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11.6.05

Mi Chiamo Luisa Miller 

(published first at ionarts)

updated 10 VI


A wonderfully played clarinet stuck out of Verdi's Luisa Miller overture when the Washington Concert Opera Orchestra, led by Music Director Antony Walker, presented it at GW's Lisner Auditorium. But not only the clarinet did well: the entire orchestra fulfilled the expectations they had set with their notable performance of Esclarmonde last April. Only the violin section was a little thin and sounded exhausted by the third act. But Esclarmonde was such a magnificent success on account of its singing, and the expectations set there were perhaps unrealistic for any opera house performance to fulfill, much less the most admirable but small WCO.

The singers in Luisa Miller included an outstanding, clear baritone Donnie Ray Albert as Signor Miller (the audience rose unisono when he came on stage after the 'curtain'), and Indra Thomas (Luisa) with a powerful, MET-tested, but hazy voice that won in stature as the evening went on. Kyle Engler, not new to Washington audiences who had the chance to see her in Andrea Chénier, Democracy, and Dialogue of the Carmelites, impressed with clarity and her beautiful, chamber-like, never pushed voice in the third act.

Richard Leech lent his tenor to the role of Rodolfo. Having sung 12 roles at the MET is an impressive item on any tenor's vita, and not surprisingly he had no problems filling the Lisner Auditorium with his sound. Somehow, though Mr. Leech, too, sounded a bit stuffy, something I would have blamed on the acoustics, if Mr. Albert had not sung next to him with a considerably higher degree of clarity. Wurm (German for worm) was sung by Matthew Lau, whose bass is imposing but far back in the throat. Daniel Sumegi sang Count Walter very well, his sonorous bass-baritone with that far-back cavernous sound about it that can be the product of projection winning over tone production. (The result is curiously similar to the sound you make saying 'AAAAaaah' at the Doctor's.) Like many of the impressive cast members, Mr. Sumegi has bona fide credentials, the MET, Covent Garden, and the Paris Opera being just a few of the notable houses in which he has sung.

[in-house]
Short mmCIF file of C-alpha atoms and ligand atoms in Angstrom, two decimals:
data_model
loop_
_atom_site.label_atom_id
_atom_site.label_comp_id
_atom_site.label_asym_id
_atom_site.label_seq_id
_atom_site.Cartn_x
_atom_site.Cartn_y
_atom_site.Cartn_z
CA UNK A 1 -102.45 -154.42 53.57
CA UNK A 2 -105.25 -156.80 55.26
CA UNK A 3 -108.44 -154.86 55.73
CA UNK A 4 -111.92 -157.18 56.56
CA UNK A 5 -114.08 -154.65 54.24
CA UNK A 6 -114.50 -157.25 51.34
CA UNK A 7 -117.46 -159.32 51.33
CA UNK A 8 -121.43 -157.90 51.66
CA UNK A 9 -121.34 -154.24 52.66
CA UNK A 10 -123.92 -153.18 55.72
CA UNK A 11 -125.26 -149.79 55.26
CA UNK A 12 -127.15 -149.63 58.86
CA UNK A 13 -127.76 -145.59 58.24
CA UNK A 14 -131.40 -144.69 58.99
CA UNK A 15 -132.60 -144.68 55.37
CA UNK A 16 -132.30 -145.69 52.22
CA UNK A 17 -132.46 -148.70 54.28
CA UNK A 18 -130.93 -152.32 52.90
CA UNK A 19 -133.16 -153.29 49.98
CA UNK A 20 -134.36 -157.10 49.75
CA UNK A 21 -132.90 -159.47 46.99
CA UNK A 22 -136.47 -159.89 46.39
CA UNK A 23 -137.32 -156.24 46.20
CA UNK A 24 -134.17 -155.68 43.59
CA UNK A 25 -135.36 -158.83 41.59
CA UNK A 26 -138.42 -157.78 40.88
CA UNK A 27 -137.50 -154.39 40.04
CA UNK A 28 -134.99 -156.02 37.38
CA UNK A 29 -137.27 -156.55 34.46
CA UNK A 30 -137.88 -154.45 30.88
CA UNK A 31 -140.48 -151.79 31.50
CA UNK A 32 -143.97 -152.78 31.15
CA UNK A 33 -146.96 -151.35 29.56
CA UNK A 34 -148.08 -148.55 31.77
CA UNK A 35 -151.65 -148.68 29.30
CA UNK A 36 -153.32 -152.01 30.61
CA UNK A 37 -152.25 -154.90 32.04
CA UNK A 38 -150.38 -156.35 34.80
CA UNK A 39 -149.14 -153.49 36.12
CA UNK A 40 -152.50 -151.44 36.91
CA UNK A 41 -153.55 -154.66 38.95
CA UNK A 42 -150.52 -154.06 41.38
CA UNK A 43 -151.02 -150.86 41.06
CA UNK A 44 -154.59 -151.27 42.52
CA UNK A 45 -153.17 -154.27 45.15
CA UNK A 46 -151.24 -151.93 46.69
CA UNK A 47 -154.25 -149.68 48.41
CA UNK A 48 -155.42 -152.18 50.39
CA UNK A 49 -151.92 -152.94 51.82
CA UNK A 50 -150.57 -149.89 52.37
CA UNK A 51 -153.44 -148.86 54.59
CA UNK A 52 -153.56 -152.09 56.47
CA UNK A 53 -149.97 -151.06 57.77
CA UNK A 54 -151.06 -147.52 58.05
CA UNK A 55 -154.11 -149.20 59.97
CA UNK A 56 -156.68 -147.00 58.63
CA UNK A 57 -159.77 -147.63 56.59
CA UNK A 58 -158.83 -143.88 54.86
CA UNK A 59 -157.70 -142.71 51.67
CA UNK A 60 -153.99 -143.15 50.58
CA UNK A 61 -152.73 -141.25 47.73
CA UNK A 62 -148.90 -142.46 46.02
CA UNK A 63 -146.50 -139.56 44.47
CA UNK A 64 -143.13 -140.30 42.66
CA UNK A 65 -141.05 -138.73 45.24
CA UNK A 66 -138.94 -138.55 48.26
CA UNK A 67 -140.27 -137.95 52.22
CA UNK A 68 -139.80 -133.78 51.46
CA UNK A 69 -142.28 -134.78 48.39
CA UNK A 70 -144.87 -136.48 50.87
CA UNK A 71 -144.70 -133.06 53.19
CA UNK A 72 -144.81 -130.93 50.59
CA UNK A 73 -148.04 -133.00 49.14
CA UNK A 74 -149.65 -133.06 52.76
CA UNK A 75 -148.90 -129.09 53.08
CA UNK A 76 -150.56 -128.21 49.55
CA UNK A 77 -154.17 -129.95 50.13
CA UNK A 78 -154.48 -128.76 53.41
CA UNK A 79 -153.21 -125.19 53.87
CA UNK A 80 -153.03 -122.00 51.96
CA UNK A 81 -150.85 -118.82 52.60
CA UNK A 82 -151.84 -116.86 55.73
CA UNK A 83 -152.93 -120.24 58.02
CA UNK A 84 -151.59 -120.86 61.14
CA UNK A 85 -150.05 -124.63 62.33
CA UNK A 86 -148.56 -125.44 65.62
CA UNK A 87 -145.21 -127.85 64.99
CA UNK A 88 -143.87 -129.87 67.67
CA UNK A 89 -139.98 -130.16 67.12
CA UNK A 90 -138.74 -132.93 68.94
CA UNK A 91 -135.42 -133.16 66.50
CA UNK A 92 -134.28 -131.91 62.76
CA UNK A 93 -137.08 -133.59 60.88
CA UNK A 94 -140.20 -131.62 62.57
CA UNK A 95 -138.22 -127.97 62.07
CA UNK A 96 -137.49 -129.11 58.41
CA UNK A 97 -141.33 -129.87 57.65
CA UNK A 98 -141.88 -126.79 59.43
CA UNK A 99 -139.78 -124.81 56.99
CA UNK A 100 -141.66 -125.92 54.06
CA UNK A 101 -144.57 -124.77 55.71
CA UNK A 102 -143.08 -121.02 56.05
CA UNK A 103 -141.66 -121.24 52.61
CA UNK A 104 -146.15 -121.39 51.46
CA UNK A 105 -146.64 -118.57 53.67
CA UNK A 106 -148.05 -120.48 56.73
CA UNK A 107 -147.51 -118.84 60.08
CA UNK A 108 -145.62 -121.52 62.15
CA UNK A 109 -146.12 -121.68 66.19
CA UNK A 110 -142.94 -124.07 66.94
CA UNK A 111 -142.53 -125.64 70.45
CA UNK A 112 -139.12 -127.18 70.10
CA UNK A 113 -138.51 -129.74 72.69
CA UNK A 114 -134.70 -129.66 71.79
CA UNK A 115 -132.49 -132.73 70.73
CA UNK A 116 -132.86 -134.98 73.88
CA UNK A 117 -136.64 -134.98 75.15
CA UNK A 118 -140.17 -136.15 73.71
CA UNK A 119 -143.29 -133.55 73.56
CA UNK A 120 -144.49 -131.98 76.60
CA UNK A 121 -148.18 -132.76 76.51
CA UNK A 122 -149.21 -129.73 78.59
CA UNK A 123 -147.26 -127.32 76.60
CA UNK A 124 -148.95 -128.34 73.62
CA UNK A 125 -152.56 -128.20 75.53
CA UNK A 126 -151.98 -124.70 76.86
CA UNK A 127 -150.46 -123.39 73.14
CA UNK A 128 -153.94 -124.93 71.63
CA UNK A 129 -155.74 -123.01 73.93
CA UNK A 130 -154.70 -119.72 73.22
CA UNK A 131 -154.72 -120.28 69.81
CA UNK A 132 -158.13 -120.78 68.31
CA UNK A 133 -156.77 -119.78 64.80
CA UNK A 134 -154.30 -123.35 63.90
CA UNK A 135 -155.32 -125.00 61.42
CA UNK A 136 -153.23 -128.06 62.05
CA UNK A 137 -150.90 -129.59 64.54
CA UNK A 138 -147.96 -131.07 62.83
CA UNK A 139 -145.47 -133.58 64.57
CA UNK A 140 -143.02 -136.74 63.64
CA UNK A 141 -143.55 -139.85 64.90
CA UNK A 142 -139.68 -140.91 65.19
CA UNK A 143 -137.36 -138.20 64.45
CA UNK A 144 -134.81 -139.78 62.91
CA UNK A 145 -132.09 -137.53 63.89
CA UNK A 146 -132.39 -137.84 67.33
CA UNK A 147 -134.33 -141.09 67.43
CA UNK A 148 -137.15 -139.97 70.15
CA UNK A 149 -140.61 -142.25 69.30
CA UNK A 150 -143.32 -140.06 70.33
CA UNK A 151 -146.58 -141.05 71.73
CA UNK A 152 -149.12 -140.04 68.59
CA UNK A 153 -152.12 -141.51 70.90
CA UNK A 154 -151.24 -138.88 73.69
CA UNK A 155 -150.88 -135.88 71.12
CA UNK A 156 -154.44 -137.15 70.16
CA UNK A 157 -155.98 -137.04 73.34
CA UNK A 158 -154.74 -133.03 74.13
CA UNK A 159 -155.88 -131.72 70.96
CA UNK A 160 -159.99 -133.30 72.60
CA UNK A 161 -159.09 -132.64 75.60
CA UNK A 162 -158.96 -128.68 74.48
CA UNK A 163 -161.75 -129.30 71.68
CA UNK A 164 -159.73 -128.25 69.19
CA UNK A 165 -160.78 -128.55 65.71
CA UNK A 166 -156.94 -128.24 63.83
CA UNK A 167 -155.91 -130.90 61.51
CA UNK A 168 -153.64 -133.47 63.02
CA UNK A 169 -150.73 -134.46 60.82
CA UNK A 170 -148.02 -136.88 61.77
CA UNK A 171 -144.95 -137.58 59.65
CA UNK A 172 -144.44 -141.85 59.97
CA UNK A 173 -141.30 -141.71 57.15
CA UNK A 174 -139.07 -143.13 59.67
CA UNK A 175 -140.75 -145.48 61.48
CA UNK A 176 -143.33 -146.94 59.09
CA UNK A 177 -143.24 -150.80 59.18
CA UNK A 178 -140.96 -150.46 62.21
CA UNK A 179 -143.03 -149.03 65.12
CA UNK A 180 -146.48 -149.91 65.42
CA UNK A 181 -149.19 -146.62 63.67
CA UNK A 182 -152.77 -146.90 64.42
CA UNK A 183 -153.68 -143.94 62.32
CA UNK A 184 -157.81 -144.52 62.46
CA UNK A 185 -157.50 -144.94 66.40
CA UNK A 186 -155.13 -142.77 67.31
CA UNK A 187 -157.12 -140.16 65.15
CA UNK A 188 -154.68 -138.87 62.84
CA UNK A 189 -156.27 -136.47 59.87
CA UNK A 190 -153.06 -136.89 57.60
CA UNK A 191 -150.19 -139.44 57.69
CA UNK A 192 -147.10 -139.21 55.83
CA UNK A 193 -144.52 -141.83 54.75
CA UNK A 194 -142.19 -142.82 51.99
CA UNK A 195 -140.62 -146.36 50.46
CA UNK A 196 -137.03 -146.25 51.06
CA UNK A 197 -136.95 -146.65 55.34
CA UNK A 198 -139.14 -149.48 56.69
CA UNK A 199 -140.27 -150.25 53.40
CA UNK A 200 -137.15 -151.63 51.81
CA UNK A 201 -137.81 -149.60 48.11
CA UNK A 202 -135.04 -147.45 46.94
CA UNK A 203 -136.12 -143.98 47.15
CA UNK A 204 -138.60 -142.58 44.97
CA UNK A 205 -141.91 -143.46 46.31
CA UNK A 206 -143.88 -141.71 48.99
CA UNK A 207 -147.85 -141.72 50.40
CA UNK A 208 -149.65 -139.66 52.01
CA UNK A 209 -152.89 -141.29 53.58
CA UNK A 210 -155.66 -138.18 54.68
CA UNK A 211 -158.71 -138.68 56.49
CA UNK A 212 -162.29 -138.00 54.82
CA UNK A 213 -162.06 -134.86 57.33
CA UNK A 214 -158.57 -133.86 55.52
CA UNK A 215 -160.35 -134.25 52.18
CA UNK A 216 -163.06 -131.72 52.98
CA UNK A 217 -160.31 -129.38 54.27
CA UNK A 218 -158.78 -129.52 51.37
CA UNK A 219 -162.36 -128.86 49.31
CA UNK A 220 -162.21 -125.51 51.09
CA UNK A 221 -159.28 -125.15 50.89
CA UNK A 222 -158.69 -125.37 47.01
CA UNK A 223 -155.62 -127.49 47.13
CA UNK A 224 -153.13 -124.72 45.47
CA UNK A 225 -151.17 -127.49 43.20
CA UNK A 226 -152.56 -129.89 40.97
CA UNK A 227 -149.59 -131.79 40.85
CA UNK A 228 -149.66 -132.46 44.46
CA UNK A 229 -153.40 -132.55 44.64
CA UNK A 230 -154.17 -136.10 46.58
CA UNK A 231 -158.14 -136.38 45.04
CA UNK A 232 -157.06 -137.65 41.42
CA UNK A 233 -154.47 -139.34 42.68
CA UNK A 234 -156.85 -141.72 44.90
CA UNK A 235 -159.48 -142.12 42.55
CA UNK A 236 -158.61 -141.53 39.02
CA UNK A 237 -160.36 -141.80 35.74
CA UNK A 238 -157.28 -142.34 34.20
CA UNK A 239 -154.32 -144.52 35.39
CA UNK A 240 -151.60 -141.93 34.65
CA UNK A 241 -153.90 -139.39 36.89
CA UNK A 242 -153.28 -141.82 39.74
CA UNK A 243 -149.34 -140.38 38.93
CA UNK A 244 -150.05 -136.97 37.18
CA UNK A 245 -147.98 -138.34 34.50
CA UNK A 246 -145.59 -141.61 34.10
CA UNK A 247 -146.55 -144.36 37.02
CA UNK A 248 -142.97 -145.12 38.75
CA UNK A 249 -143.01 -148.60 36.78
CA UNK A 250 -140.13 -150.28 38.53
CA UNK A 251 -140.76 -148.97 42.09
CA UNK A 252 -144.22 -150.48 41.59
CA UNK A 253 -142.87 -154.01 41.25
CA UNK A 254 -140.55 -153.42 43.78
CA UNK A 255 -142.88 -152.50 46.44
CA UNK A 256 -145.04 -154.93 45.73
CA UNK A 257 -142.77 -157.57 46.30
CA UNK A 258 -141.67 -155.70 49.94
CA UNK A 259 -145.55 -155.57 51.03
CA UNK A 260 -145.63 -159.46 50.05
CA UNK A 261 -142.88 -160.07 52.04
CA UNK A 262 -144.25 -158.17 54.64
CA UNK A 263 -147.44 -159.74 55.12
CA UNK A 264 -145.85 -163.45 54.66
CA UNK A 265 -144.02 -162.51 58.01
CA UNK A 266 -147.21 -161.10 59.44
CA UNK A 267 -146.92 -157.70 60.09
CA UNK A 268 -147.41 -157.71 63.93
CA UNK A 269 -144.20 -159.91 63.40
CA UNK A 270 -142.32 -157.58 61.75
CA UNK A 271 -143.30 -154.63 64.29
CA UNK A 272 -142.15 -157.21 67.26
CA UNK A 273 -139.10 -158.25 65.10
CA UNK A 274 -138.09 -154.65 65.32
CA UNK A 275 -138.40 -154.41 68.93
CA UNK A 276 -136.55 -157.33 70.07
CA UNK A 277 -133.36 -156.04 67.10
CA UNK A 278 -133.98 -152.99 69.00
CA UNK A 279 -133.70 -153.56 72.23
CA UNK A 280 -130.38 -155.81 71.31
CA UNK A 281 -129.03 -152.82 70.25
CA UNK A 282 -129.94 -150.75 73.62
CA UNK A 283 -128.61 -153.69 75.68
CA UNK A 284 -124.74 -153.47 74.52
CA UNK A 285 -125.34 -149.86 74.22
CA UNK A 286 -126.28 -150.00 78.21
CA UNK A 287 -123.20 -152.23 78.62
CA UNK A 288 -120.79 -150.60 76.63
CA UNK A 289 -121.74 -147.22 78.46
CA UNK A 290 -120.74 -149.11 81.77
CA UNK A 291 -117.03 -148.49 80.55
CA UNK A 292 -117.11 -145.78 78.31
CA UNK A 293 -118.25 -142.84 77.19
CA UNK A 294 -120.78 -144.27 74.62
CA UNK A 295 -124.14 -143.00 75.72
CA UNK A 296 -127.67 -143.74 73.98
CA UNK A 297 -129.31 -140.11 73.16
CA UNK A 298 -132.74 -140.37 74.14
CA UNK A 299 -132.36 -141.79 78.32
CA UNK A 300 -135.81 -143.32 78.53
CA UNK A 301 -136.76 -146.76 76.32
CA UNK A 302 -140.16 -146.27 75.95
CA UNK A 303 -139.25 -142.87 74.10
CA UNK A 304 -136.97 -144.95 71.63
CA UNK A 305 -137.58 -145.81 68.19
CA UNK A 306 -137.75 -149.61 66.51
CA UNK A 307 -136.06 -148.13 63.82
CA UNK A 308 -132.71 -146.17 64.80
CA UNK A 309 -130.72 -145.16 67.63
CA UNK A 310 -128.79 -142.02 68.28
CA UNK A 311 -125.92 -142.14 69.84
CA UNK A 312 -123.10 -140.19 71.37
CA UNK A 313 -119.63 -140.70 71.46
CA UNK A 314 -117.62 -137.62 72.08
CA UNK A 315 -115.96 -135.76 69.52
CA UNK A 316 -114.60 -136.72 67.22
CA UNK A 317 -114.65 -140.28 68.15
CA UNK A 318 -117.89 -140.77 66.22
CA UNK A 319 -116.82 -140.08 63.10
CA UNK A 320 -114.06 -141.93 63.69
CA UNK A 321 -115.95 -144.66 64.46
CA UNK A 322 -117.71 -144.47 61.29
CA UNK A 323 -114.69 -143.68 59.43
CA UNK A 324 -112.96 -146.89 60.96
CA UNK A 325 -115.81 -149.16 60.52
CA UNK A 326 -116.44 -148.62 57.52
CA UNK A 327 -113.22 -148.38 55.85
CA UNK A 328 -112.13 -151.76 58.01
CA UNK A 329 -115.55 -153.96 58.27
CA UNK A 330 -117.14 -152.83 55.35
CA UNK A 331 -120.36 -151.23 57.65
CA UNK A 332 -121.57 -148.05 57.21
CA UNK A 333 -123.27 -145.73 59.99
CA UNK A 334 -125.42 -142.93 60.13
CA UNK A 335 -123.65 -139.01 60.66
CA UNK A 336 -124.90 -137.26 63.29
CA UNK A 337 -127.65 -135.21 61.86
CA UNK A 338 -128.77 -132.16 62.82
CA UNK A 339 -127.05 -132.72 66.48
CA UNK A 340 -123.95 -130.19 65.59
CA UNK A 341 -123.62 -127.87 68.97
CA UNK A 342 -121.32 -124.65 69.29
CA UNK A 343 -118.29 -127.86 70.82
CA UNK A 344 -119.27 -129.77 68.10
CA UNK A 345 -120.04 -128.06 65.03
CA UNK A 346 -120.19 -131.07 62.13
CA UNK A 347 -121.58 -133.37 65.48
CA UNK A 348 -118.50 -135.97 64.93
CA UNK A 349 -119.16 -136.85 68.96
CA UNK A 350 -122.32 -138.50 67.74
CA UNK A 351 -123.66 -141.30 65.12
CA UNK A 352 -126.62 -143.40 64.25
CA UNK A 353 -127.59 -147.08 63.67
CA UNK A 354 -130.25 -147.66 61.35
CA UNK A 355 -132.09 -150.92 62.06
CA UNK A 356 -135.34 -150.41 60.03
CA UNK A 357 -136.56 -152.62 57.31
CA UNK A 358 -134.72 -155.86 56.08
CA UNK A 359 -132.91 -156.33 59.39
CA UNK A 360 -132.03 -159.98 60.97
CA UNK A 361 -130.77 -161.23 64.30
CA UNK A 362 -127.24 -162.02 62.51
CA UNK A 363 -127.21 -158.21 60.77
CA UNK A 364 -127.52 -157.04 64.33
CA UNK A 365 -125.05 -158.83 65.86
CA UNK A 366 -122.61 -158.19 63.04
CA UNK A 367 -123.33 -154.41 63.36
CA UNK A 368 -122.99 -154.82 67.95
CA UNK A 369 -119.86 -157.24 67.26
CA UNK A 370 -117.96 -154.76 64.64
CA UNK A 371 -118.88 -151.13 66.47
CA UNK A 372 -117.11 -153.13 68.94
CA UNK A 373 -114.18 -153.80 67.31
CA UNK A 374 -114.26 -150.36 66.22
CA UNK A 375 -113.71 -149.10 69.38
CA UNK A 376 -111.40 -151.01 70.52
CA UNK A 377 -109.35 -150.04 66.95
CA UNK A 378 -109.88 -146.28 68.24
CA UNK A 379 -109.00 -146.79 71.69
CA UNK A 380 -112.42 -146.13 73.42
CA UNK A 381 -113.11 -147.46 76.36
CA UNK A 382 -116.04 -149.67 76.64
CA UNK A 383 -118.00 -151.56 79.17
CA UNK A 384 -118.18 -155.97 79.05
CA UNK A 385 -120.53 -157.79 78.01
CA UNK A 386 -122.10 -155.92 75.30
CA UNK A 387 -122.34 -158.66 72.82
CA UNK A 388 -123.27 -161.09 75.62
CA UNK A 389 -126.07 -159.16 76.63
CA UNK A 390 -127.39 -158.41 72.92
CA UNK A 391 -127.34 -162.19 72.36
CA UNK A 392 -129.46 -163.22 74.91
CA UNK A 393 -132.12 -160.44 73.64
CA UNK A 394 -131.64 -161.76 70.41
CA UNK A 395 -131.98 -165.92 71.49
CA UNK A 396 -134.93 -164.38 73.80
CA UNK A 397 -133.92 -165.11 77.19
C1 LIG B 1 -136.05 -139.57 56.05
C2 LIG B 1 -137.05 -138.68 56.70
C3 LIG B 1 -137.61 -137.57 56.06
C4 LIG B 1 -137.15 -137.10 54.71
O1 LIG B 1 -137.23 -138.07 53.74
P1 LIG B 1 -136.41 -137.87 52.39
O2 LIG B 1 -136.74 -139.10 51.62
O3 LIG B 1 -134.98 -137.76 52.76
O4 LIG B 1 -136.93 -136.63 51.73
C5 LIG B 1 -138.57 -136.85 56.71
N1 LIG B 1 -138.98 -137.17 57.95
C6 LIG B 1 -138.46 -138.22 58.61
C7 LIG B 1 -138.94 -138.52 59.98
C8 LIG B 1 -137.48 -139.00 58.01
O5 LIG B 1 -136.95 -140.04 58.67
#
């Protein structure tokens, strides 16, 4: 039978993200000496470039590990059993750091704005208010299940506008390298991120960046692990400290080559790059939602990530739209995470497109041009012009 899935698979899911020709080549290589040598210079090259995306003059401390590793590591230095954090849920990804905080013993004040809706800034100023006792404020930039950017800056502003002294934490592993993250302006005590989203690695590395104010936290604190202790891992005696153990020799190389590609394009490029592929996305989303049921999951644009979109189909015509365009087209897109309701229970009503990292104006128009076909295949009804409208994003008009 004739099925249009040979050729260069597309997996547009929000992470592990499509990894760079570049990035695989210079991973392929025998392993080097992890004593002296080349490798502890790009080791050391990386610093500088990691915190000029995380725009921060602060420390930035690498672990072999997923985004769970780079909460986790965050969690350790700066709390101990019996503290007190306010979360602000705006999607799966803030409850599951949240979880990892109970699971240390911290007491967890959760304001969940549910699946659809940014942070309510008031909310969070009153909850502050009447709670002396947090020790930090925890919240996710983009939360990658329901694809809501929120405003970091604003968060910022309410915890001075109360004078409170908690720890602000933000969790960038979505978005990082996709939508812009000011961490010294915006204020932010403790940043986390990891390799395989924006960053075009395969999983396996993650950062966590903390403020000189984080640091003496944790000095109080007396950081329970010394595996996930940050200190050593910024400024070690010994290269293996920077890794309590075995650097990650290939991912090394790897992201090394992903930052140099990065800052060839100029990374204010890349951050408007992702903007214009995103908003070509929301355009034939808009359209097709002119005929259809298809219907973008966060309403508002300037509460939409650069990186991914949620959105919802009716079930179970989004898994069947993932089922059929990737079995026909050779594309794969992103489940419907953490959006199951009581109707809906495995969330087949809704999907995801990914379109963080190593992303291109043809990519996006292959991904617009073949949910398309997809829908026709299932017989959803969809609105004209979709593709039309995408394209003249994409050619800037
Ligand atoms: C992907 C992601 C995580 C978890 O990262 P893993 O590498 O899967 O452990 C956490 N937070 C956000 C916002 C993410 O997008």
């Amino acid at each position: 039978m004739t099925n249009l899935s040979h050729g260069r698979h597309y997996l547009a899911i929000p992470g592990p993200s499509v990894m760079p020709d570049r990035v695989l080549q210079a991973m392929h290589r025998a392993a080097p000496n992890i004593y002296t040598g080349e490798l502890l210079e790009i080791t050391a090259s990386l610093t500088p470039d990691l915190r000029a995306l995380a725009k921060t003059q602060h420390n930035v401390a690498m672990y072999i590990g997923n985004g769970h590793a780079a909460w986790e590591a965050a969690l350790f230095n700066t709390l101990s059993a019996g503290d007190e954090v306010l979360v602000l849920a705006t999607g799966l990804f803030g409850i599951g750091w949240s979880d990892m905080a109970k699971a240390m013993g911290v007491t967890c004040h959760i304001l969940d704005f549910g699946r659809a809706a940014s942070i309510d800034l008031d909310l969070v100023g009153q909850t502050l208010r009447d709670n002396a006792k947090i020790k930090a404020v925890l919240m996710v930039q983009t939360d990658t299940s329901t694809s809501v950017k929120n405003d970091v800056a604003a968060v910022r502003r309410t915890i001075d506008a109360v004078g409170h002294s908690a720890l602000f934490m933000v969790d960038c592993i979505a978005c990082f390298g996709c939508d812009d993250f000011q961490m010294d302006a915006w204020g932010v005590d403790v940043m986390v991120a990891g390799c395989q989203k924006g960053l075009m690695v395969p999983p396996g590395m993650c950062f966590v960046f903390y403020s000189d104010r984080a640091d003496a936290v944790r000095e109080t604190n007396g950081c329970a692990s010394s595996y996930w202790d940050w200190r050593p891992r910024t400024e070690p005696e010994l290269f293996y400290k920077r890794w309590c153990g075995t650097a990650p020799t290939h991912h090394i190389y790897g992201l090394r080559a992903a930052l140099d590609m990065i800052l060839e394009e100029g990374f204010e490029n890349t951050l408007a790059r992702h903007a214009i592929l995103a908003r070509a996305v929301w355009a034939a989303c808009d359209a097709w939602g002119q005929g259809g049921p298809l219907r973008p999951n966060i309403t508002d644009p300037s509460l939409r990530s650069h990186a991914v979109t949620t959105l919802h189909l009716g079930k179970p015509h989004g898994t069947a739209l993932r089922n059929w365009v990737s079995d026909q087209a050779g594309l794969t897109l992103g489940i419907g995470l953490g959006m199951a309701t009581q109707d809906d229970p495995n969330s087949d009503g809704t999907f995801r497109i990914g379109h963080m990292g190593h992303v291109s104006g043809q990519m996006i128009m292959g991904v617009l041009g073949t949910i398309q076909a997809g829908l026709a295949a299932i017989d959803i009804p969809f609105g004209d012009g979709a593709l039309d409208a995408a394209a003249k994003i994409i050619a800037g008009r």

Christa Ludwig-mentored Gigi Mitchell-Valesco is no stranger, either: she had contributed to that splendid Esclarmonde in the role of Parséïs. This time she sang Federica to the highest standards, with wit and with grace.

The opera itself divides opera lovers. Verdi fans will certainly appreciate most of it (and there are glorious moments in it), but the seams of this cobbled-together opera are very noticeable. The drama isn't all too compelling, and there might, after all, be a reason why it is not terribly often performed. If the singing is as good as it was at the Washington Concert Opera, it might be compelling... if the singing were any less than that, I suspect all but the most ardent Verdinites in the audience would be terribly bored by and throughout the third act. As someone who fails to see the genius behind Nabucco, though, my word may not count for much. An impressive feat it was, but as spectacular as Esclarmonde it was not. Tim Page's take on Luisa Miller can be read here.

Next season has one particular gem to look forward to, Rossini's Tancredi. (Why they bother with Cavalleria Rusticana as part of a double bill, I do not know. I might be misled by its popularity on record to think it is well performed, but even if it were neglected, I could think of many operas, short or long, that are neglected and that I would crawl on my knees to the Lisner to see the WCO do.)

update:

Jeffrey Kallberg criticises rightly:
It is fair enough to find fault with Verdi's music from a personal aesthetic point of view - we all have our stylistic bugaboos - but it isn't so fair to portray Luisa Miller as "cobbled together" (implying that Verdi threw the thing together hastily, clumsily, and/or without careful planning). Both Verdi and Cammarano (the librettist) toiled hard on the piece, thoughtfully working out what they felt to be the proper sequence of dramatic action and the attendant musical settings. If Verdi and Cammarano had truly "cobbled together" Luisa Miller, contemporary critics of the stature of Basevi would not have been likely to see the opera as marking the onset of Verdi's mature middle style.


His is a point well taken. Perhaps the review was 'cobbled together', rather than Luisa Miller. What I was aiming at, was more the somewhat predictable un-novel composition (not the notes, but the structure) that, for all the thoughtful work that probably went into it, hardly bursts at the seems with novelty. In my biased eyes and ears, Luisa Miller is a victim of the expectations (and conventions) of its time and does not go much beyond those.

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